Redeployed but still learning: orthopaedic trainees on the first months of the covid-19 pandemic

Although redeployment had an impact on surgical training, it also provided a unique opportunity to learn from other specialties, write Pratik Shah, David Skipsey, and George Patrick Ashcroft

When covid-19 first came to the UK, there was a swift change in most doctors’ working lives to establish the “new normal.” The cancellation of most non-essential operations meant that orthopaedic surgery was particularly affected. As trainees on foot and ankle and lower and upper limb arthroplasty placements (PS and DS), our operative training was put on hold. Our initial disappointment at missing out on operating and learning was soon put into perspective when we came to understand the scale of the reduction in elective surgery across all specialties. 

As lockdown began, the orthopaedic department shifted its primary focus to maintaining the care of trauma patients. Consultants and registrars present in the active clinical area were kept to a minimum to ensure social distancing. In the midst of this change, we were informed of our redeployment to medicine. While this caused many of us “surgeons” a slight feeling of dread at the thought of long medical ward rounds, there were positives to take from this experience too. 

These benefits weren’t immediately obvious on our first day in medicine, it’s true, as we adjusted to a new rota and a new working pattern. The redeployed staff comprised orthopaedic, ENT, and ophthalmology registrars along with FY2s and interim FY1s. Each member of the team, apart from the interim FY1s, was well versed in ward “SHO” jobs, having done these in their foundation years. Despite the change in our working patterns and having to adjust to new specialties, having so many registrars from different specialties working together encouraged a great deal of learning from each other. 

We frequently talked at length about our training, our on calls, and even enhancing our portfolios. There were often “in-house” consults on the medical wards, requiring input from different specialties. Discussing this with the relevant redeployed registrar in the ward rather than the busy on-call registrar for that speciality allowed us to gain a greater understanding of the nuances of each specialty.

That is not to say we lost touch with our own orthopaedic community. In fact, with the booming popularity of Zoom during the lockdown, we saw a striking increase in local postgraduate orthopaedic teaching. We had a weekly teaching session delivered online by a consultant focusing on different aspects of the curriculum. Along with this, senior trainees nearing their FRCS exam also delivered weekly teaching sessions on basic science to more junior trainees in a mutually beneficial scenario. With staffing on the medical wards also being at an all time high, we were afforded rare “protected” learning time to take the laptop away into the office for our teaching, without any impact on clinical care. This online teaching was so successful that we aim to continue it for the foreseeable future.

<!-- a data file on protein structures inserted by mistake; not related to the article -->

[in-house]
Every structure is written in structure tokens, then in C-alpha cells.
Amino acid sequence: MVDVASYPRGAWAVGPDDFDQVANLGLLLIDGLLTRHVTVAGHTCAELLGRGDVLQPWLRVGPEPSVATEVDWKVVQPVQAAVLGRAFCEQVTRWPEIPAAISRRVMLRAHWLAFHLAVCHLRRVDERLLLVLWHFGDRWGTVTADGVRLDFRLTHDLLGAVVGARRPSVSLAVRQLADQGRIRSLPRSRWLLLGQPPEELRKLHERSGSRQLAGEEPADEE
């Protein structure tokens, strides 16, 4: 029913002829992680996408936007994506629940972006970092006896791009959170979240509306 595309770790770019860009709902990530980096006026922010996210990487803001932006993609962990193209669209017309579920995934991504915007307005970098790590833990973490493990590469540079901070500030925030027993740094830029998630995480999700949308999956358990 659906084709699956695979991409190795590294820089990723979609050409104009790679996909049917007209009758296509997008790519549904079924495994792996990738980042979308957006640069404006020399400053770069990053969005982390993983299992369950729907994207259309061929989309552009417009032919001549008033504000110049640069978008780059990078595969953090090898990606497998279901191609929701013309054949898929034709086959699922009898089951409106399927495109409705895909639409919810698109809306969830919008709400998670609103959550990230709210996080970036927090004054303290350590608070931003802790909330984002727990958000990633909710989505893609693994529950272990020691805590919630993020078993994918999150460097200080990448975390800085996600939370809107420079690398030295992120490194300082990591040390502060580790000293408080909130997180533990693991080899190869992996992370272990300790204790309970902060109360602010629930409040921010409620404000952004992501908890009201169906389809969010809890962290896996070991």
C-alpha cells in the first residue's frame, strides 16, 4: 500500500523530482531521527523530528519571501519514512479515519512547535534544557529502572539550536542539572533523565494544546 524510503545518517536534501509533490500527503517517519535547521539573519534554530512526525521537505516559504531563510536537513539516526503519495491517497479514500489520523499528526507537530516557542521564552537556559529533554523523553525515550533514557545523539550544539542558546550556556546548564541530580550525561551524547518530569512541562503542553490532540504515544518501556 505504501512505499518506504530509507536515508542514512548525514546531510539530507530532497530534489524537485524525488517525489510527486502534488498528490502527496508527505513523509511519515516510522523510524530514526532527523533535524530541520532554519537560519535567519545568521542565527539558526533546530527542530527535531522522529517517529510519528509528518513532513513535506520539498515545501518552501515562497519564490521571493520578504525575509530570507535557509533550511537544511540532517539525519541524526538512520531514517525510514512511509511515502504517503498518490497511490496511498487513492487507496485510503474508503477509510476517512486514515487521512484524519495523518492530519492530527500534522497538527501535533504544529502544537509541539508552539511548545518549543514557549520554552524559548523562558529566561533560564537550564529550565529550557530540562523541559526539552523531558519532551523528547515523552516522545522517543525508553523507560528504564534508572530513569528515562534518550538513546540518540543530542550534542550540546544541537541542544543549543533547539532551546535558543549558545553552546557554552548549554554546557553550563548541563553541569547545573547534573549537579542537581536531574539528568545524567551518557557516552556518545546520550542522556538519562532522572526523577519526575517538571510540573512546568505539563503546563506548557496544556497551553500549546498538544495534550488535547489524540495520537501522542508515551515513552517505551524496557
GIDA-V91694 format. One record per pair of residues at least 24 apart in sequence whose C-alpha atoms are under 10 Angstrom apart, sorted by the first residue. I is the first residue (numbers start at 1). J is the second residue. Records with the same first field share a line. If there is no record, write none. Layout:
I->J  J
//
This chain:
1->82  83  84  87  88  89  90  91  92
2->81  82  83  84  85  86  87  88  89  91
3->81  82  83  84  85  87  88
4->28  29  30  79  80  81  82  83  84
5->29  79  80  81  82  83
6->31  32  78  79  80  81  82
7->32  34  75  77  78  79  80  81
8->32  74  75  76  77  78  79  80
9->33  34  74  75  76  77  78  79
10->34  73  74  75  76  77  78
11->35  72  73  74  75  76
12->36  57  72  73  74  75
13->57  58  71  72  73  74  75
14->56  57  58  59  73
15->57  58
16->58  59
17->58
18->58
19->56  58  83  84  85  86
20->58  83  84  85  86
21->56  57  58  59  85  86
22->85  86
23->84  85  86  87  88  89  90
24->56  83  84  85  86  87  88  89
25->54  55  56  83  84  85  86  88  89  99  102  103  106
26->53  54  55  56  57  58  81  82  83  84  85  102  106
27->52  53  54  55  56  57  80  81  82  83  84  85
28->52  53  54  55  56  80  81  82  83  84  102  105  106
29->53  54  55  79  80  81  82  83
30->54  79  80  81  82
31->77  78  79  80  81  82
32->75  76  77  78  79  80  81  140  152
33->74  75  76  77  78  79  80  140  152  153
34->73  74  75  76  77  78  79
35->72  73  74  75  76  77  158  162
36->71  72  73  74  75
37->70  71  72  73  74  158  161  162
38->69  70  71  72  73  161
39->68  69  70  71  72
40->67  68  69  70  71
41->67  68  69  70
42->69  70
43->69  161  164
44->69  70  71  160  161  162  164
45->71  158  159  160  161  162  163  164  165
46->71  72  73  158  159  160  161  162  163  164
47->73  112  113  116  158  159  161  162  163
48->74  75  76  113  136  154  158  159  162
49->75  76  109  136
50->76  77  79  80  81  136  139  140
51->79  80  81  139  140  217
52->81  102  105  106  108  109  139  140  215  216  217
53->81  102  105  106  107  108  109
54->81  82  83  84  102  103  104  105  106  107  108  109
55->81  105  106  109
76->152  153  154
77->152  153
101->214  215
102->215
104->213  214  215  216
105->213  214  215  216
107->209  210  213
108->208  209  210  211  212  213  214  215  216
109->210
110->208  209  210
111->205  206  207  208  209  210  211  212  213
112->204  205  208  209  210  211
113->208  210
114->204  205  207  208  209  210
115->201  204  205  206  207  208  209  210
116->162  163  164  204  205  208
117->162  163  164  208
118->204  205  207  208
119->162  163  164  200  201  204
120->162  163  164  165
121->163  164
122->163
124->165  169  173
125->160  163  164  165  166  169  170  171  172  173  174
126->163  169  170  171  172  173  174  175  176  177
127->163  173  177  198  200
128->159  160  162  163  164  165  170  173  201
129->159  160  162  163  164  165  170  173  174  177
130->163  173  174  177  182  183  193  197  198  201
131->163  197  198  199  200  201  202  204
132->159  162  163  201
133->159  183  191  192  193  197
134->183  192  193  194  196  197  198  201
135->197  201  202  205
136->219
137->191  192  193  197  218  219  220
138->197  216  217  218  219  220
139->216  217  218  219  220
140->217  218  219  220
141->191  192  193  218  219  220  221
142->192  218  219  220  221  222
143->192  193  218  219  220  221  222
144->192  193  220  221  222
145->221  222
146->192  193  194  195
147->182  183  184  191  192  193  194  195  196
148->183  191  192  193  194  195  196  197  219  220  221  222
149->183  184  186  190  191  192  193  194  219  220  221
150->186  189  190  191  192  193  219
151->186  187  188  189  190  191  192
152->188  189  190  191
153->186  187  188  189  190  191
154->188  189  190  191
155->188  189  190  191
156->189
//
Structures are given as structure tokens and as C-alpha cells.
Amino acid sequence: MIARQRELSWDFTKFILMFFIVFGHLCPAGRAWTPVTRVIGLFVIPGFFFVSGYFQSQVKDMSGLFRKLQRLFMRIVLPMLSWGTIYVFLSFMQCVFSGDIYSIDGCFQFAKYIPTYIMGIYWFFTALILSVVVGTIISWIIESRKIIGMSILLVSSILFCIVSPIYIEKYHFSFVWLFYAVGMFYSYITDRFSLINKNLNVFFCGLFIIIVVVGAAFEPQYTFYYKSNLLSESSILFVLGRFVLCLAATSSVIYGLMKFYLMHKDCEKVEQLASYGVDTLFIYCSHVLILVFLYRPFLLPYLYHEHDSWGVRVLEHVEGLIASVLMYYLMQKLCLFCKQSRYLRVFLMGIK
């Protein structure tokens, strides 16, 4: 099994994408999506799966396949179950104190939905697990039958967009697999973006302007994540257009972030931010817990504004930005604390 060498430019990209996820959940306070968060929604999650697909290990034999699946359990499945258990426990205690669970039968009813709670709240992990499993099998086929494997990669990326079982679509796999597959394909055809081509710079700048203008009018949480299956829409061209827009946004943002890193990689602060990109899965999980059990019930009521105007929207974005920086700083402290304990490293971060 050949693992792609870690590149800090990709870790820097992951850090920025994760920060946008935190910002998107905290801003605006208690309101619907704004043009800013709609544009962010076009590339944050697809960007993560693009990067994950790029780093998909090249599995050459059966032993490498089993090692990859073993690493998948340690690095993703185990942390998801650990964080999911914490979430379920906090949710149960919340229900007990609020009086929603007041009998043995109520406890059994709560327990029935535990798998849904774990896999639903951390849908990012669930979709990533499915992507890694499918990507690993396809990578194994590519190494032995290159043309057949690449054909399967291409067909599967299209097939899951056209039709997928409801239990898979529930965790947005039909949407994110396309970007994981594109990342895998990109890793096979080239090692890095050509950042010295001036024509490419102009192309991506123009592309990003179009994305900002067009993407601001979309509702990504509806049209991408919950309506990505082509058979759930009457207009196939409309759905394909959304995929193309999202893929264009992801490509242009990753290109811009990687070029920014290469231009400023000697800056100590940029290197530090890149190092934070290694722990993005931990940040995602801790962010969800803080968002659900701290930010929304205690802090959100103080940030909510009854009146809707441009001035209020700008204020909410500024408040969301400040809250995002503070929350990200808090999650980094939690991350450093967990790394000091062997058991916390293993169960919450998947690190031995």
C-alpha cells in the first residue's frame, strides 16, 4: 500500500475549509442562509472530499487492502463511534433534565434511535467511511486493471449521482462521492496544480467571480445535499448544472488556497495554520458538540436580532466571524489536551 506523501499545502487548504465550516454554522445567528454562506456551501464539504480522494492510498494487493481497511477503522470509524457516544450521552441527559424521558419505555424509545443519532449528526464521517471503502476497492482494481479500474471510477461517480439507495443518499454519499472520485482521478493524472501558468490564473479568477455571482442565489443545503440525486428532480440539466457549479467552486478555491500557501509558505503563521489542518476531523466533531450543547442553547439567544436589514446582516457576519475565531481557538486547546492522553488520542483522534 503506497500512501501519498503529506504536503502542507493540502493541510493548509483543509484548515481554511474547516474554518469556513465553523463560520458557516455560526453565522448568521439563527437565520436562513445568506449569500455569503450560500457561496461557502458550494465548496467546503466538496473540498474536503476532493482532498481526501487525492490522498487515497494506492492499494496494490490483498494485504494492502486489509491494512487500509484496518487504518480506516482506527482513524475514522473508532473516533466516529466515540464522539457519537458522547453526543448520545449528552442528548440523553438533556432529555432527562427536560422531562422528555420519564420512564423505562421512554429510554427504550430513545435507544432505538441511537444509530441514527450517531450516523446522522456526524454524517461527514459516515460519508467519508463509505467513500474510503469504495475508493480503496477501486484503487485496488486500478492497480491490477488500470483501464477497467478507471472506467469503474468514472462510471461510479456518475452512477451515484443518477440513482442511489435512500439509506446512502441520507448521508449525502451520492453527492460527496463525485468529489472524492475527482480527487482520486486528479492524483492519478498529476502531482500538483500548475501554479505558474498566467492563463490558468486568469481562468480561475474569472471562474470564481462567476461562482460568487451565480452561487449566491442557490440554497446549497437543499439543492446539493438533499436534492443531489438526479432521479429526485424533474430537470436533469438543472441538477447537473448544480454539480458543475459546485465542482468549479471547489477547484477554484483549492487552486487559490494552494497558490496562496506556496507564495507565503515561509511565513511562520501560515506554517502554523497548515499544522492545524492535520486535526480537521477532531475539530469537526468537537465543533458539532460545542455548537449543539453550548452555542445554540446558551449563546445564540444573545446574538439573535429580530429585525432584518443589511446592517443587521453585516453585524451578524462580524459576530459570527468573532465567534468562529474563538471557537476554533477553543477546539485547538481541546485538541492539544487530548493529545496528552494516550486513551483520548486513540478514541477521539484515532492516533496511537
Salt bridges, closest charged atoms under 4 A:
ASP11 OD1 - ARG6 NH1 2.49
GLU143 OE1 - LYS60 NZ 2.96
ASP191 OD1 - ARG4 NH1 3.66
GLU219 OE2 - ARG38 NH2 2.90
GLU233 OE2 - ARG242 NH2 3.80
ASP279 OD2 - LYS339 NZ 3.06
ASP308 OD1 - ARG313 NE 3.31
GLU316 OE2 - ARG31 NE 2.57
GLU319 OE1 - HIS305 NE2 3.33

Now, having returned to our parent speciality as the covid-19 peak has settled for now, there is a certain excitement in getting back to doing what we know and love. We have been reinvigorated by the first few operations we have performed as trainees and it has reaffirmed all of the reasons that made us pick trauma and orthopaedics as our specialty in the first place.

We are all well aware of the fine balance that we find ourselves in and remain cautiously optimistic. Although the redeployment phase did have an impact on surgical training, we have had a unique opportunity to work closely with other specialties. Furthermore, the advent of online teaching has been a revelation that will continue to offer benefits for the foreseeable future. The connections developed between specialties during this time will no doubt help with patient care in the long term. 

Pratik Shah is an ST4 in trauma and orthopaedics in the North of Scotland rotation. He is currently working in trauma and was redeployed to general medicine during the covid-19 pandemic during an attachment in elective foot and ankle surgery.

David Skipsey is an ST4 in trauma and orthopaedics in the North of Scotland rotation. He is currently working in paediatric orthopaedics and was redeployed to general medicine during the covid-19 crisis during an elective attachment in shoulder and lower limb reconstruction.

George Patrick Ashcroft is a consultant orthopaedic surgeon working at Aberdeen Royal Infirmary and Woodend General Hospital. He is a senior lecturer in orthopaedics at the University of Aberdeen. 

Competing interests: None declared.